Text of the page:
We have all come across them in our careers: managers or even whole organizations that keep their heads in the proverbial sand, refusing to acknowledge what is all around them.

Whether it is something subtle like a leader who avoids conflict or more obvious, like an organization that does not have a handbook, the ostrich syndrome can affect everything from attendance to office culture. As such, it is more important than ever for leaders to identify and stop ostrich-style management.

Who’s on first?

This style of management often thrives within organizations that are either very new or very established. On the one hand, new organizations like startups often move fast, are hyper-focused on a specific goal and espouse the belief they do not have the time or need to follow basic processes.

This could include anything from professional offer letters and handbooks to addressing performance management or employee relations issues. In such cases, ostrich-style management can create a culture that allows for inconsistent or unfair treatment of staff, festering of inter-employee tensions, and lack of regulatory compliance.

On the flip side, established organizations often embrace ostrich-style management because of the very nature of their long existence. In other words, this is how they have always done it, and everything has turned out fine so far. So why change?

These organizations can experience bottlenecks in processes because a limited number of employees hold most of the institutional knowledge. They may also have systems in place, but they are old and duct-taped together, and because of a lack of updates, many lack compliance with basic employment law.

Stop…or I’ll say stop again

Identifying ostrich-style management is often much easier than stopping it. In many cases, identifying it can cause tension because it puts the status quo at risk and the organization may not have the time nor the inclination to change. However, change is necessary, and the culture will only become more fraught with problems the longer these issues are ignored.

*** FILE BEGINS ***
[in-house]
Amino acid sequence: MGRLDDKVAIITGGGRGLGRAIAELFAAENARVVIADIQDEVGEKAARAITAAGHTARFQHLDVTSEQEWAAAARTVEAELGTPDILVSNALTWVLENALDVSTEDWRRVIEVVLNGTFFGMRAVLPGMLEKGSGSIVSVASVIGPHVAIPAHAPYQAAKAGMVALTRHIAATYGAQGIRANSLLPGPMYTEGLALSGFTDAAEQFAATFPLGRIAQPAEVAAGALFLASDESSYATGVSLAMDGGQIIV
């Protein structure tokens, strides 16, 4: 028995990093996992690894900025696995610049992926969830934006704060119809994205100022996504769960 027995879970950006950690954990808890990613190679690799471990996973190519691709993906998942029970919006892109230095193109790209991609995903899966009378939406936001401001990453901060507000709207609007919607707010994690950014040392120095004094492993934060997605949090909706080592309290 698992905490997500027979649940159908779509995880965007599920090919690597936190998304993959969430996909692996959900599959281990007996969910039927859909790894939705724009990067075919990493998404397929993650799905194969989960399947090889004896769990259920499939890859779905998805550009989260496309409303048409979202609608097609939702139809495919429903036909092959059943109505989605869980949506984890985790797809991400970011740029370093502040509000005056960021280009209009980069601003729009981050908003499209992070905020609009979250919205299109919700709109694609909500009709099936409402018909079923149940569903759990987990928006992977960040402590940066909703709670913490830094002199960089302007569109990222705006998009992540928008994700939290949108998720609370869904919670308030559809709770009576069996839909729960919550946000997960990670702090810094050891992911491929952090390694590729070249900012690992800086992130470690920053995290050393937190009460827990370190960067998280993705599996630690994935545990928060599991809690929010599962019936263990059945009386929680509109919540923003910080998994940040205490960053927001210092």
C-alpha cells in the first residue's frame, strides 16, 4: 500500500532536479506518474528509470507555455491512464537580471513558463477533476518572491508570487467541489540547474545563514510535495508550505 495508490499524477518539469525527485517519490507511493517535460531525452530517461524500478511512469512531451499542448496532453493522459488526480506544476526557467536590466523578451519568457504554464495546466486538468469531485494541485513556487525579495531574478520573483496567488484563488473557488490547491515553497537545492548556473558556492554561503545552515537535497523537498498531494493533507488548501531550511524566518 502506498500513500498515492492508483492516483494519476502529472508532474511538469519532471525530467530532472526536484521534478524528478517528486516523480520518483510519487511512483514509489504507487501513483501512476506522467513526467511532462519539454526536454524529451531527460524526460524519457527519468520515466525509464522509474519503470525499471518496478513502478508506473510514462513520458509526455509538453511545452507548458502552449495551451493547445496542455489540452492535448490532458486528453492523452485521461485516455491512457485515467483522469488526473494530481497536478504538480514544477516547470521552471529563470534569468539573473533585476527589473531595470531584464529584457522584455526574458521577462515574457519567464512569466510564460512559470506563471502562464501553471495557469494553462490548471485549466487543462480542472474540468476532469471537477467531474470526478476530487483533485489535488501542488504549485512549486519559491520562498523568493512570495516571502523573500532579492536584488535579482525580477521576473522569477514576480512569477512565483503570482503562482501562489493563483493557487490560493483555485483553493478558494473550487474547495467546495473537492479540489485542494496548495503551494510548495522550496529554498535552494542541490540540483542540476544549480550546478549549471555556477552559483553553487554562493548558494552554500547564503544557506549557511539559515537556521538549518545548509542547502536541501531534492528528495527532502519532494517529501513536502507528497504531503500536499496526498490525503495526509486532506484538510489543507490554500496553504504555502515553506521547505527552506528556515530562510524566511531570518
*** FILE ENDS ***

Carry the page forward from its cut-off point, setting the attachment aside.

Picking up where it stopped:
Like the massive differences between the two types of organizations within which ostrich-style managers thrive, there are two very different ways to address the issue. The first is a total overhaul of the organization, while the second is more of a gradual, pick-your-battles approach.

Implementing a total overhaul of an organization is a specialty and requires resources, a concerted effort and good leaders. Without any one of those, it will not work.

As such, most leaders take the chip-chip-chisel-chisel approach. To do this successful requires a lot of patience, a solid understanding of the big picture, and knowing how to prioritize the infrastructure changes.

In both cases, it is incumbent upon leaders to embrace the change as positive and necessary and avoid blaming it on external forces. By owning the change, leaders are in a better position to retain institutional knowledge, respect veteran and expert staff, and increase staff buy-in.

The bottom line is, across every industry, the current pace of change in what we do and how we do it is not going to slow down: leaders must identify ostrich-style management and come up with a sustainable way to incorporate change into management, systems and strategy.